In 1992 when the Beastie Boys launched “Check your Head” they returned to the ways of the hardcore and punk and glimmered its way loud with the format of guitar, bass, and drums. That door opened to let in a disk that was definitive in the history of the Beastie Boys and hip-hop: “Ill Communication”. With this album, new york trio managed to settle as a group matures, giving a twist to his anarchism and making it into a narrative, soundtrack and multicultural worthy of their city of origin. At the point of a comedy shrewd, of an experiment based on the genesis of his musical influences and an aesthetic that ended up giving him to the world videos of the likes of Self-Sabotage, directed by Spike Jonzethe Beastie Boys show the world that a new way of doing hip hop it was possible.
“Swimming” of Mac Miller
Malcolm James McCormick he died in 2018, at the age of 26, leaving behind a legacy of more than 7 discs and at least 10 mixtapes. But “Swimming”the last work published during his lifetime, has been crowned as possibly the best album of his entire career. In this work of 13 songs, the rapper from Pennsylvania, is planning to introduce the listener in his mood, and he does so. With a handful of deep confessions about love, depression and darkness, each track seems to be a part of your process of hitting bottom, of putting your head in a sea of uncertainty, and then pull it out. Collaborations Thundercat, John Mayer, Snoop Doggthey are just an essential part of what it means to this album in terms of production, lyrics and the construction of a disc intimate, reflective, and nostalgic.
“Black Reign” by Queen Latifah
Unitysimple , which makes part of this album, is perhaps one of the songs strongest in the career of the now actress Queen Latifah. It is a criticism which he lashes out against the misogyny, against the harassment of street and the abuse towards women, it is a statement of the black woman that screams for respect in a genre and for men mostly. With this song, Latifah won in 1995 Grammy Award for the Best performance rap solo, and in that way the album became also a document about a woman lifted up her voice, high and strong.
“It Takes a Nation of Millions to Hold Us Back” de Public Enemy
“Public Enemy no rapeó about the festival, Public Enemy spoke about the state of the American black and how every black child in the united States was a public enemy.” once said Russell Simmons of Def Jam Recordings and in effect each album was a revolution. “It Takes a Nation of Millions to Hold Us Back”, released in 1998, was no exception; it is a work full of anger, avant-garde, of political criticism, it is noisy, it is radical, it is disruptive. You can’t talk about this album as something part of a musical context, but of activism in the ranks of hip hop by Chuck D and commanded by Flavor Flav.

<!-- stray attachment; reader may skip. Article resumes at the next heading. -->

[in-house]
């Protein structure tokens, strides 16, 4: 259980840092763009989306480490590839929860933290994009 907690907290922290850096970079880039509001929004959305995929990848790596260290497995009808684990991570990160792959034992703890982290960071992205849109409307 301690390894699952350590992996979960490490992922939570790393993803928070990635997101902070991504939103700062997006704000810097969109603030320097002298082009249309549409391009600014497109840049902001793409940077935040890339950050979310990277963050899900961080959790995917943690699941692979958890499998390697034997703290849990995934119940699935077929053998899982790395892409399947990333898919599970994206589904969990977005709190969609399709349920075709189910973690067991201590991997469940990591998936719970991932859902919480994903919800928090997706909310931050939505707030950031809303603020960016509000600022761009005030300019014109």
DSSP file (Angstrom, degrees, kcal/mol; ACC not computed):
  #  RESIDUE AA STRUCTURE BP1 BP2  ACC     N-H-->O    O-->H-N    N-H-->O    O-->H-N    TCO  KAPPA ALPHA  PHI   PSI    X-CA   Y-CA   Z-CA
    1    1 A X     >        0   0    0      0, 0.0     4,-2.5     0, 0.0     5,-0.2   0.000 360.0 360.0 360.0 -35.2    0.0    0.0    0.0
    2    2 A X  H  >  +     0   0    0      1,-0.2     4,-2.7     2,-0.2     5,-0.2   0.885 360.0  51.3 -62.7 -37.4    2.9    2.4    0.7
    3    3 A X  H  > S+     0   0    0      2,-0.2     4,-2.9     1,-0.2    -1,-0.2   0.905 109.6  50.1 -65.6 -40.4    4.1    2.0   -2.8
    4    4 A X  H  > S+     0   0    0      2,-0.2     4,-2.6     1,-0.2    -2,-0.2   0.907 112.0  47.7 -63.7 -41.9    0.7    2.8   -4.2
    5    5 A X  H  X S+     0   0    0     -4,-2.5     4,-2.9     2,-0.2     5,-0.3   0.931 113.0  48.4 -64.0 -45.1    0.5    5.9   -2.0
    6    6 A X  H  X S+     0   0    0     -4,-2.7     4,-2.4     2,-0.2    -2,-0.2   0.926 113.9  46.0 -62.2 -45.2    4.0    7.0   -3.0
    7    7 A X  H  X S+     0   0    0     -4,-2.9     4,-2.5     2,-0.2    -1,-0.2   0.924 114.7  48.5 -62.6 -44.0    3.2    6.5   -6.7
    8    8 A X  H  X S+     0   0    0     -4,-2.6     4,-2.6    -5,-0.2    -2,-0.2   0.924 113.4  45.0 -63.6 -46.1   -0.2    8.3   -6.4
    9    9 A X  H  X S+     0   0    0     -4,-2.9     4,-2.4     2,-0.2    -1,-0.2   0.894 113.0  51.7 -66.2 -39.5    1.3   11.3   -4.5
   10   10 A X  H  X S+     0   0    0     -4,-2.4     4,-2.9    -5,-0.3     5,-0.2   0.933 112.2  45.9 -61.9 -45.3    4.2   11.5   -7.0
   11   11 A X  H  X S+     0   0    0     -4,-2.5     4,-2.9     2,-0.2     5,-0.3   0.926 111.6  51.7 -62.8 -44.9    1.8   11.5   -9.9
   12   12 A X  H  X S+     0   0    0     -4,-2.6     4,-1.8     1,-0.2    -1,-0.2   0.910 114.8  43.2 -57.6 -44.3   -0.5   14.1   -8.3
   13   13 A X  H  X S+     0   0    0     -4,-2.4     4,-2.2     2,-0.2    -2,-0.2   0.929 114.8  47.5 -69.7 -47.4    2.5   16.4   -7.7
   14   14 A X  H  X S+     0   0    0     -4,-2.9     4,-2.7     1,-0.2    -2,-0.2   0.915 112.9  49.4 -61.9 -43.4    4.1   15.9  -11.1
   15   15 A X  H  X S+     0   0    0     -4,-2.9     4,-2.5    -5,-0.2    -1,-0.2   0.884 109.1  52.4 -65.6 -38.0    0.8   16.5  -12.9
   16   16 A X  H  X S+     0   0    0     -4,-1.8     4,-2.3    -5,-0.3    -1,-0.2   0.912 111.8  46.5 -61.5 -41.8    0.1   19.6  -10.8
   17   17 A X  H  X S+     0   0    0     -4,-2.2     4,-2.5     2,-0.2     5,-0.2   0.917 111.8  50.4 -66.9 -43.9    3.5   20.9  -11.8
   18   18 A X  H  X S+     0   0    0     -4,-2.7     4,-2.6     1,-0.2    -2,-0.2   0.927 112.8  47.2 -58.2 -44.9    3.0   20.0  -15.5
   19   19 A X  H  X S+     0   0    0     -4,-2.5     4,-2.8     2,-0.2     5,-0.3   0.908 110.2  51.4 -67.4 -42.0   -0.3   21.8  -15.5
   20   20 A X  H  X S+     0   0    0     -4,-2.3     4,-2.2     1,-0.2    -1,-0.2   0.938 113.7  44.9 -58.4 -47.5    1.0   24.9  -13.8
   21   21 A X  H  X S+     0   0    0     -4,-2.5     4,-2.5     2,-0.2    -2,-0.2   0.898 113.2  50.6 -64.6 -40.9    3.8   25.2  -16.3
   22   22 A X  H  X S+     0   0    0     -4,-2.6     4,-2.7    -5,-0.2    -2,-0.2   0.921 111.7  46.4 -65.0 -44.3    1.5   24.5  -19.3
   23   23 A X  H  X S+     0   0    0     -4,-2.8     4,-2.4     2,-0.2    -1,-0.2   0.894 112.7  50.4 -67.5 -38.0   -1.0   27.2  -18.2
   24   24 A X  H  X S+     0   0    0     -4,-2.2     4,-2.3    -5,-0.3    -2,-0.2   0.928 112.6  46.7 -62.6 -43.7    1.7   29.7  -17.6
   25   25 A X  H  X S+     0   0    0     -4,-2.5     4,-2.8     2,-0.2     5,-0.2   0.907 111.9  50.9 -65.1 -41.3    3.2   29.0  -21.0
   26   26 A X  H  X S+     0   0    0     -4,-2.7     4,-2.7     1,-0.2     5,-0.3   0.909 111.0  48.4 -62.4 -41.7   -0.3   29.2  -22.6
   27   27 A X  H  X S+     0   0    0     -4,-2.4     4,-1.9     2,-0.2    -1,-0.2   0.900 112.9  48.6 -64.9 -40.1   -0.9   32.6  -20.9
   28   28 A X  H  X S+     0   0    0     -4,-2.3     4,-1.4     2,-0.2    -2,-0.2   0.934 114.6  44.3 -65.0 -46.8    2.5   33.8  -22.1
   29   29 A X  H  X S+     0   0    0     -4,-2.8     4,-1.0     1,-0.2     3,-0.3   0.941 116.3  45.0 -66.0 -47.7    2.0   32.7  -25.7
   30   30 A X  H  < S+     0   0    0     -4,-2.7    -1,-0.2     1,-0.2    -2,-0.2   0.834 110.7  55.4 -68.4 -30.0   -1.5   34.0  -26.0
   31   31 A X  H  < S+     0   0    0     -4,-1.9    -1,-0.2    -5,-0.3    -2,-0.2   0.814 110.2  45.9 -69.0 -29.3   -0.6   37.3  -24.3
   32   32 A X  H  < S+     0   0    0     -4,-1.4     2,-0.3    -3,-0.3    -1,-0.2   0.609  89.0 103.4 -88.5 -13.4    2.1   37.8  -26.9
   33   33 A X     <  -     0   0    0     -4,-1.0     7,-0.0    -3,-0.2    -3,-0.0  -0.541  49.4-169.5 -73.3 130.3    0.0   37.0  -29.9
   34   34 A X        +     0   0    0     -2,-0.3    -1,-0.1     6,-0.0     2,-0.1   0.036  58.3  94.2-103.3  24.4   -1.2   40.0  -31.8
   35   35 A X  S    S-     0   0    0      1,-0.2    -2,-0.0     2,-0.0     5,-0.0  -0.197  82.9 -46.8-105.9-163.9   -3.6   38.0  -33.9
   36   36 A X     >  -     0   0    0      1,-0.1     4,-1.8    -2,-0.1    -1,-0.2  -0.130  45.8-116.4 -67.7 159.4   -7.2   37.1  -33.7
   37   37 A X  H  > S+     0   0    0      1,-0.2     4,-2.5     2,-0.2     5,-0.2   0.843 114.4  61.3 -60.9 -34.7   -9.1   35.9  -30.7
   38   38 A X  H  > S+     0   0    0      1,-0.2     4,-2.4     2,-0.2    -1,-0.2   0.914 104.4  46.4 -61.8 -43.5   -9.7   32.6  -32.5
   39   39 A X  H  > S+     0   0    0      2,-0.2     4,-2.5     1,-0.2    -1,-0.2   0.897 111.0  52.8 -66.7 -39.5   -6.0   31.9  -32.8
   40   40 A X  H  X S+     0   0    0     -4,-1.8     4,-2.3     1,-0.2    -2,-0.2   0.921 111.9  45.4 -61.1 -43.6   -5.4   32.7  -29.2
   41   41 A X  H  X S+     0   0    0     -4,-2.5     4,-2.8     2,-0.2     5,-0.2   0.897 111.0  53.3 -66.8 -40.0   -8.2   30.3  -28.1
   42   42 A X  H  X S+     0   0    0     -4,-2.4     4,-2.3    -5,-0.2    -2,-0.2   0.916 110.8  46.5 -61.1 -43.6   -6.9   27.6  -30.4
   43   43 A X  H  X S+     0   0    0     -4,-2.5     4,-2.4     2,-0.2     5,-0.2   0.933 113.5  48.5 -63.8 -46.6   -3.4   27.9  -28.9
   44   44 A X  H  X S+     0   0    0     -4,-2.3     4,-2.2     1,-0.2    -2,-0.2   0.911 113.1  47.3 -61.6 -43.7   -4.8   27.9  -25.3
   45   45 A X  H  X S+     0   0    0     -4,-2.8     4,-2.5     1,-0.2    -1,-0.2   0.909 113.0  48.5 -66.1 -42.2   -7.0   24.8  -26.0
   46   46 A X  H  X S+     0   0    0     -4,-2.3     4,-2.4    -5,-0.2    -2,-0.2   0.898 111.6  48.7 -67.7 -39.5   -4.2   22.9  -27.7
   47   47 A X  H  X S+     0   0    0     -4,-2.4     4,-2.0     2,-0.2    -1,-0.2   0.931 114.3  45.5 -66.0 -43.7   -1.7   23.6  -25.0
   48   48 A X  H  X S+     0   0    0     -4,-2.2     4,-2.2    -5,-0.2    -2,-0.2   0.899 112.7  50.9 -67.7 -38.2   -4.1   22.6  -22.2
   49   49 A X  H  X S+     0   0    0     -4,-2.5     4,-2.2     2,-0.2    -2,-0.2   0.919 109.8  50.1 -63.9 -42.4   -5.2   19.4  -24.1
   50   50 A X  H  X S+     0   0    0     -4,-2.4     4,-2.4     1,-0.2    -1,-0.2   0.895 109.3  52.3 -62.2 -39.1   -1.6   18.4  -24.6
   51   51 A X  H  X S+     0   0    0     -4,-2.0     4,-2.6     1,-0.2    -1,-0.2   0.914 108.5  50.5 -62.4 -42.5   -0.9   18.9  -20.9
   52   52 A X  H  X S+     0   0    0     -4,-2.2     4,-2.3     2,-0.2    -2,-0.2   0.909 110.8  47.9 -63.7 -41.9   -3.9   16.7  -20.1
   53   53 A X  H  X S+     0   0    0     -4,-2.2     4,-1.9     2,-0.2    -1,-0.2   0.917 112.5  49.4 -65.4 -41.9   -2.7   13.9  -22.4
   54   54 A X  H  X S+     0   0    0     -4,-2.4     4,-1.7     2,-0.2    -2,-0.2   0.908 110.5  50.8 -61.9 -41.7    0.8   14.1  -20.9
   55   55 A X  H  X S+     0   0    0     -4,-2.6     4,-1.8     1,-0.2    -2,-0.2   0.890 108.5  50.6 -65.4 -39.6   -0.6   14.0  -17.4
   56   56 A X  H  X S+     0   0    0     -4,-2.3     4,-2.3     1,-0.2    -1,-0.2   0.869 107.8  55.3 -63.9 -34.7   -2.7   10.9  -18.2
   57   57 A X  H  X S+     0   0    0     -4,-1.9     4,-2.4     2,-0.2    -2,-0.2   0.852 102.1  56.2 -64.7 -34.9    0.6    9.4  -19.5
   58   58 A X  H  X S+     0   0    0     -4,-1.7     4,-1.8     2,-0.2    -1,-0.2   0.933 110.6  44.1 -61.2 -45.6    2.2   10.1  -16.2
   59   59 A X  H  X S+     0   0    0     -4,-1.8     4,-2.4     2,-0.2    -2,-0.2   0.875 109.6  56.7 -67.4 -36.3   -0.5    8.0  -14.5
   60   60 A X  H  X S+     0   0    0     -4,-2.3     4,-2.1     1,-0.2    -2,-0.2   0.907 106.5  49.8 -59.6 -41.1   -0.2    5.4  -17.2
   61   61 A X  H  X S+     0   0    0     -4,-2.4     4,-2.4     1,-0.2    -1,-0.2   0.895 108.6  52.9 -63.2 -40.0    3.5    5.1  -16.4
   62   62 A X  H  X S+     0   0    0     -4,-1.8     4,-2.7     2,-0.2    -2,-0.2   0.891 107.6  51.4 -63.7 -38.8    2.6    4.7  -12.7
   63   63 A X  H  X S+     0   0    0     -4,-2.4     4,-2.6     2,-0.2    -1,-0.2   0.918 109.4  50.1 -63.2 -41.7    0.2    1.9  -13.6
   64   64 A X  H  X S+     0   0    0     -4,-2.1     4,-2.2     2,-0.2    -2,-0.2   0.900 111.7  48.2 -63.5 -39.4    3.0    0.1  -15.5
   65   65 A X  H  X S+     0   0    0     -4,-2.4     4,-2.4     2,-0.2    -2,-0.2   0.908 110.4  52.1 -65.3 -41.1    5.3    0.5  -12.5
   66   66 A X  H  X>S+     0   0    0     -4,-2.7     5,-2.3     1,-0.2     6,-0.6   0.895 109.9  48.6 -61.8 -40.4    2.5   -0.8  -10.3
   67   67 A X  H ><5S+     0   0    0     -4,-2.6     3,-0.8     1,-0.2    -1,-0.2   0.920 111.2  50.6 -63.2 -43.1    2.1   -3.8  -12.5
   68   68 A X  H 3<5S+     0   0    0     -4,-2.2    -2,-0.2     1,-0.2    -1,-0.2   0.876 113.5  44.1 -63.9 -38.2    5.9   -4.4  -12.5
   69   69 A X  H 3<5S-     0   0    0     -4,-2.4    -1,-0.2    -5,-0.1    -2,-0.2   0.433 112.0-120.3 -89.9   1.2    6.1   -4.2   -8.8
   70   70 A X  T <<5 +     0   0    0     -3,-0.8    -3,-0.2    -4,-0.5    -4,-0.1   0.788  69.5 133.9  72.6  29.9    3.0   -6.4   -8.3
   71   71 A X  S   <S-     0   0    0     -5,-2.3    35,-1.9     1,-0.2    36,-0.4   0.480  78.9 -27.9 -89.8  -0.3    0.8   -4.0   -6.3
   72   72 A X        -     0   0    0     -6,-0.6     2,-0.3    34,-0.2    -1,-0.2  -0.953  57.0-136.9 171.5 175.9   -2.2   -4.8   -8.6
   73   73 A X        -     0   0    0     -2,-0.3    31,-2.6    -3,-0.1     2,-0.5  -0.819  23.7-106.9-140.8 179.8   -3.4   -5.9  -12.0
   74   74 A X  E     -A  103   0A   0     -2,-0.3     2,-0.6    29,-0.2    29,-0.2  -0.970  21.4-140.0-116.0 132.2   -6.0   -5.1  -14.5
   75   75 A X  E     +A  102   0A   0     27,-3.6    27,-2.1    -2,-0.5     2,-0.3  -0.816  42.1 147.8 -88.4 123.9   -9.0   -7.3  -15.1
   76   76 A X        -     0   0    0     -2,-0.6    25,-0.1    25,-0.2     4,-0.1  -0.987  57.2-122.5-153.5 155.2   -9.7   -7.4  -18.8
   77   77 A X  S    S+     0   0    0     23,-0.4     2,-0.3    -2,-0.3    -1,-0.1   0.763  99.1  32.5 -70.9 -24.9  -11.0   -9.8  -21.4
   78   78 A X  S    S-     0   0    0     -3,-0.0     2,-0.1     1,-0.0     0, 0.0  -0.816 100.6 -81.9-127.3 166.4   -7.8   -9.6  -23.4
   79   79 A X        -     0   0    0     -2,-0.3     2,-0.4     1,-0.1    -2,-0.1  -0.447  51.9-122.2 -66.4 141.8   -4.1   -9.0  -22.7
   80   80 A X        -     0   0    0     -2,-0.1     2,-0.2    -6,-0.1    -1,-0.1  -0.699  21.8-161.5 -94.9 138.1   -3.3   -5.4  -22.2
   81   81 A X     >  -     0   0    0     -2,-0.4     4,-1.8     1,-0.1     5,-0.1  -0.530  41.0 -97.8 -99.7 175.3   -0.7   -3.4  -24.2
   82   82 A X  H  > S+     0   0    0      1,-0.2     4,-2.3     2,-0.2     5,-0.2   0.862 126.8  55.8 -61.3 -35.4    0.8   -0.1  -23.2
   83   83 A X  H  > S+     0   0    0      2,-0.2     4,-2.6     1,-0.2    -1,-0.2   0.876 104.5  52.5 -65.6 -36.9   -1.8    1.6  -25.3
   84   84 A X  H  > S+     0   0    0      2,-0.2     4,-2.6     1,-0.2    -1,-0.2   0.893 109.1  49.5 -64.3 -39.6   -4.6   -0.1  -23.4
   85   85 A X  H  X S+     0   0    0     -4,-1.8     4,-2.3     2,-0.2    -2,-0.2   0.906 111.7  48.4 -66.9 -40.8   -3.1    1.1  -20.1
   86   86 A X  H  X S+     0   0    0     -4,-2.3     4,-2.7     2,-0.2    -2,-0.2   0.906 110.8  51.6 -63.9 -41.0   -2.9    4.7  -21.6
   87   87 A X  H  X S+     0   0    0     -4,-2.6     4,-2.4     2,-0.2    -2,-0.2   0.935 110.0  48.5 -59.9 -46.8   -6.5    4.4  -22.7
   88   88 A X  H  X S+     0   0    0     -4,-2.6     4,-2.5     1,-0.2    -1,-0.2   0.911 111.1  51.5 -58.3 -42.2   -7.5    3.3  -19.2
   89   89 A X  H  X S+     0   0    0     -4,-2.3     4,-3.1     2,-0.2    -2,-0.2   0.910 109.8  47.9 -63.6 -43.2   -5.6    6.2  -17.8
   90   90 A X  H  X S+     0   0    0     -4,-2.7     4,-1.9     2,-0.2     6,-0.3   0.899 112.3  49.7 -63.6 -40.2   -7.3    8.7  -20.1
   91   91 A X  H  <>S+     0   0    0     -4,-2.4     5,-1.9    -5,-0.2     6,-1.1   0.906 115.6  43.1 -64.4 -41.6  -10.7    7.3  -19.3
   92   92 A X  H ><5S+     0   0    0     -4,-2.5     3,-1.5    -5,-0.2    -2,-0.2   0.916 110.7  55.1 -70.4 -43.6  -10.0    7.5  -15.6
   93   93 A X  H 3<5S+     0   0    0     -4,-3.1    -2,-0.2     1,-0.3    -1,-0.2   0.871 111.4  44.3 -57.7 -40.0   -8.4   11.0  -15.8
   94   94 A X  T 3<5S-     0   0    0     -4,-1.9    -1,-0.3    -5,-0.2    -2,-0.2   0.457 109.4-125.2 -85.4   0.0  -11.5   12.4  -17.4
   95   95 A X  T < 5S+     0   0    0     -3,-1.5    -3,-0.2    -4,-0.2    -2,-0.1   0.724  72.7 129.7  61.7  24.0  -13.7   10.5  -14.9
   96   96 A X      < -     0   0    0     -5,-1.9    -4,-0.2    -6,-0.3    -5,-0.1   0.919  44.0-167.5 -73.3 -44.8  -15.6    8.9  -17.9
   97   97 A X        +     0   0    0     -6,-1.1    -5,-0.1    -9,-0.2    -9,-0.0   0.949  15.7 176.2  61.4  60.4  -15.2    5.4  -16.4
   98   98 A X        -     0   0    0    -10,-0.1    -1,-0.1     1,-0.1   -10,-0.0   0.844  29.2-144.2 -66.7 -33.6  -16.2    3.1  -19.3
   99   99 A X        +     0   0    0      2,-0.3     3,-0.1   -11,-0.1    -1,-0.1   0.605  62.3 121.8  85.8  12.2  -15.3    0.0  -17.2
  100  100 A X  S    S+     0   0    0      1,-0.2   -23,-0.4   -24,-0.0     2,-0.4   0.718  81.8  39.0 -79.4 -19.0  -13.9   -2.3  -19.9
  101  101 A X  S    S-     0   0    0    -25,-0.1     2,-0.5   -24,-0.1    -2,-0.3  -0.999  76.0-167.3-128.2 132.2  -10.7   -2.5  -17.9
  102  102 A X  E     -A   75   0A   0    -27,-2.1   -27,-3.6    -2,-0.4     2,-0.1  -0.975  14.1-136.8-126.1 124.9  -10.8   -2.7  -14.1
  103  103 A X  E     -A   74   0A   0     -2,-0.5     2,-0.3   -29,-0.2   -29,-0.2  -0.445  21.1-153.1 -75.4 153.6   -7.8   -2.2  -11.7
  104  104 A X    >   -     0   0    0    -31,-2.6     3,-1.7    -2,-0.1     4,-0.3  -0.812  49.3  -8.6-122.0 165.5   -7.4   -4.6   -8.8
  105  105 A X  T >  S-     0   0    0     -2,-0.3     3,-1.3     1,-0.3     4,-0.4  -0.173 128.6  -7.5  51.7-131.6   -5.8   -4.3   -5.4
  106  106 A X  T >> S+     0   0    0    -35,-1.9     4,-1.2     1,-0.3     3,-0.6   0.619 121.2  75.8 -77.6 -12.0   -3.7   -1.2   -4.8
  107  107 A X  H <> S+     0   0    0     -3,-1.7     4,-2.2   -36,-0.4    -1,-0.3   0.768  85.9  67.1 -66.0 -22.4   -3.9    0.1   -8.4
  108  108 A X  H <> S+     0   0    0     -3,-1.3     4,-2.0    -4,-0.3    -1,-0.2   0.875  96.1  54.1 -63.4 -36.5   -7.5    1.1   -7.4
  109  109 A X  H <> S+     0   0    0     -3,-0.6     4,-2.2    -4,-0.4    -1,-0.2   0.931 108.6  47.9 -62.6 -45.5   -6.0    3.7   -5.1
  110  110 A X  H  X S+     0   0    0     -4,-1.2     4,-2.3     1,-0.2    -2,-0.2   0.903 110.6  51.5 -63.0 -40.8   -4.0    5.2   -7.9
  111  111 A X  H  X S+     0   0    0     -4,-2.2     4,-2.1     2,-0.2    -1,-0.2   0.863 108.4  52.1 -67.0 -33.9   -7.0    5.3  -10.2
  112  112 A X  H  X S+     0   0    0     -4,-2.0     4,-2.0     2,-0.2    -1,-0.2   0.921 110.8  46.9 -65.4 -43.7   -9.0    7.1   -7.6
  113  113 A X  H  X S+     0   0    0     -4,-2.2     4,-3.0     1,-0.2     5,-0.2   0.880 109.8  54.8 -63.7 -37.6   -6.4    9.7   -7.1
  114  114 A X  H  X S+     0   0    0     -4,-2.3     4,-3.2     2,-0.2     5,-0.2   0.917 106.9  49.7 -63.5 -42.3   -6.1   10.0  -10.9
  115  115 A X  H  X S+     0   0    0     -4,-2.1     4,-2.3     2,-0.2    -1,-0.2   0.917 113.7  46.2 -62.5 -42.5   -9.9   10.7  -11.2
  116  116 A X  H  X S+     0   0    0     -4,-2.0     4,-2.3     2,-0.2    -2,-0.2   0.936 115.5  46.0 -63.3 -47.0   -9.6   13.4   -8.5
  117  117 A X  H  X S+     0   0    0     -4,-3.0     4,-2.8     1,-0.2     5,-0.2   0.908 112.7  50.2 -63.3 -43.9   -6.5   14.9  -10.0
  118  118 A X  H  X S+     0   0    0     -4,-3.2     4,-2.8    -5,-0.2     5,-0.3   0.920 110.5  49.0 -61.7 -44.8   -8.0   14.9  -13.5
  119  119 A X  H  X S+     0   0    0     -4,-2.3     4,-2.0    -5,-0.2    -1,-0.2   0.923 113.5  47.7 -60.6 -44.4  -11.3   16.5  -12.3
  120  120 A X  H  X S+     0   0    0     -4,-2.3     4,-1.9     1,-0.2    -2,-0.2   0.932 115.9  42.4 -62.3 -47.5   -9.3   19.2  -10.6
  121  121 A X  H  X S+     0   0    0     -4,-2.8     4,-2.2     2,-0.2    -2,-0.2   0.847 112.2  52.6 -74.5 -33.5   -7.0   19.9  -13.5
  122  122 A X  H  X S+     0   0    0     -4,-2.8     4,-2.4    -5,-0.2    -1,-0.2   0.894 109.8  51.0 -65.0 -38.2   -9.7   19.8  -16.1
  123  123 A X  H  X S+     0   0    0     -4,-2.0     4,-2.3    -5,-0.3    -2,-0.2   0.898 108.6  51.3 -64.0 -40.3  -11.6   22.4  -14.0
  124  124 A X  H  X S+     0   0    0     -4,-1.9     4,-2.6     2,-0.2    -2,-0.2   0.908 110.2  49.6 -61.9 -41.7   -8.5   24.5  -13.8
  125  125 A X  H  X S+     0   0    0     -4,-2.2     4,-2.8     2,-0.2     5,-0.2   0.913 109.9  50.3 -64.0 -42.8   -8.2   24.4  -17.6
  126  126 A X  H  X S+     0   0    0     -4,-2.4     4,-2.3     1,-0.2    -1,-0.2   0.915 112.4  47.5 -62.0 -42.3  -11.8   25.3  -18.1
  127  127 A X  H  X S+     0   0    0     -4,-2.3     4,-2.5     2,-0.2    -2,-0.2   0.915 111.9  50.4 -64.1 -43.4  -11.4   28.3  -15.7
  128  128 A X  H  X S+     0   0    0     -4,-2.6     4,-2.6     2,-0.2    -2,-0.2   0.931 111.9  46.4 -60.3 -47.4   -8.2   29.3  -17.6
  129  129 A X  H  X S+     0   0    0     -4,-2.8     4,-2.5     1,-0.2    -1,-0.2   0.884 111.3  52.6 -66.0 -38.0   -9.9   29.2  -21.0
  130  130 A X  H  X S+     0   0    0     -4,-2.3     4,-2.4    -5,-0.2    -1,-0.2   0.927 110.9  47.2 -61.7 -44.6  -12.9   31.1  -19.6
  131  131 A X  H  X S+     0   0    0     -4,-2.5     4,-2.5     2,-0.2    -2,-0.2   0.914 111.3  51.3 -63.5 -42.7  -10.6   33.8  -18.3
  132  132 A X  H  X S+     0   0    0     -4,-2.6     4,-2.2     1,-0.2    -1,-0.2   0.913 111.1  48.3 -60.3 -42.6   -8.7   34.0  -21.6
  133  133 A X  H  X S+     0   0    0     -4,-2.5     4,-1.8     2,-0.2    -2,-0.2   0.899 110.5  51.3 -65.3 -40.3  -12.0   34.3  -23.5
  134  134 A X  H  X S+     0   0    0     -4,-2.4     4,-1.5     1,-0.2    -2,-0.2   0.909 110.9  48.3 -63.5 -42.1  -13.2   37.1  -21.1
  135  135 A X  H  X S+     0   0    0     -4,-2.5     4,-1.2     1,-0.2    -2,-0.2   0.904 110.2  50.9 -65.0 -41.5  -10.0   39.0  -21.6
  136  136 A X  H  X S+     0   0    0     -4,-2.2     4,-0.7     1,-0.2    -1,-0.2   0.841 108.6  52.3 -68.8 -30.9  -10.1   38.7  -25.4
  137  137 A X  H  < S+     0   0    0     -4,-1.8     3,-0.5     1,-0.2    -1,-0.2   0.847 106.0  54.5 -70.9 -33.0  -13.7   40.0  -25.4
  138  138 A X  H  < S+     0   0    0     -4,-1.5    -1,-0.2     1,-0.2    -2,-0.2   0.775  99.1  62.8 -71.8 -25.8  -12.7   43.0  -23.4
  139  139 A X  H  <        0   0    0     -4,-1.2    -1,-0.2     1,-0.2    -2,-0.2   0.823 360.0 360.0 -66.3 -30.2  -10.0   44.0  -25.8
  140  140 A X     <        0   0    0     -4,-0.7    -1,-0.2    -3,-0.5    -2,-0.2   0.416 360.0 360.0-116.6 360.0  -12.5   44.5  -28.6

“Ready to Die” Notorious B. I. G
In 1994, Christopher Wallace – better known as Notorious B. I. G, Big Poppa, or Biggie Smalls – was launched “Ready to Die”disk , a biographical and film, capable of narrating with feat the misadventures of a young black man in the most dangerous streets of New York and his intimate relationship with the drug trade, but above all, the death. It is an album violent yes, but at the same time the work is experiential and heartbreaking, where the rawness is not fiction and where the humor appears at times to balance. Some say that this is the best album in the history of rap, at least yes it is one of the most honest.
“To Pimp a Butterfly” by Kendrick Lamar
As if it were an essay, Kendrick Lamar leads us song by song analysis on the various topics that will haunt the head from “Good kid, m.To.To.d city” (2012), disco predecessor “To Pimp a Butterfly” (2015): the eternal machinations of the music industry, the fallacies of fame, Compton – his home town – the feelings of guilt for having left his ward, dissertations on the black community and its realization as a leader of youth. All that, plus the alter egos of Lamar singing with different voices, theatricality watered by all the work, the collaboration of names such as Pharrell Williams, Flying Lotus, Snoop Dogg, Thundercat, Sounwave, Rahki, Terrace Martin or Knxwledge, Robert Glasper or the references to Tupac, makes this album a masterpiece that will be referenced in the future for your fund and its form.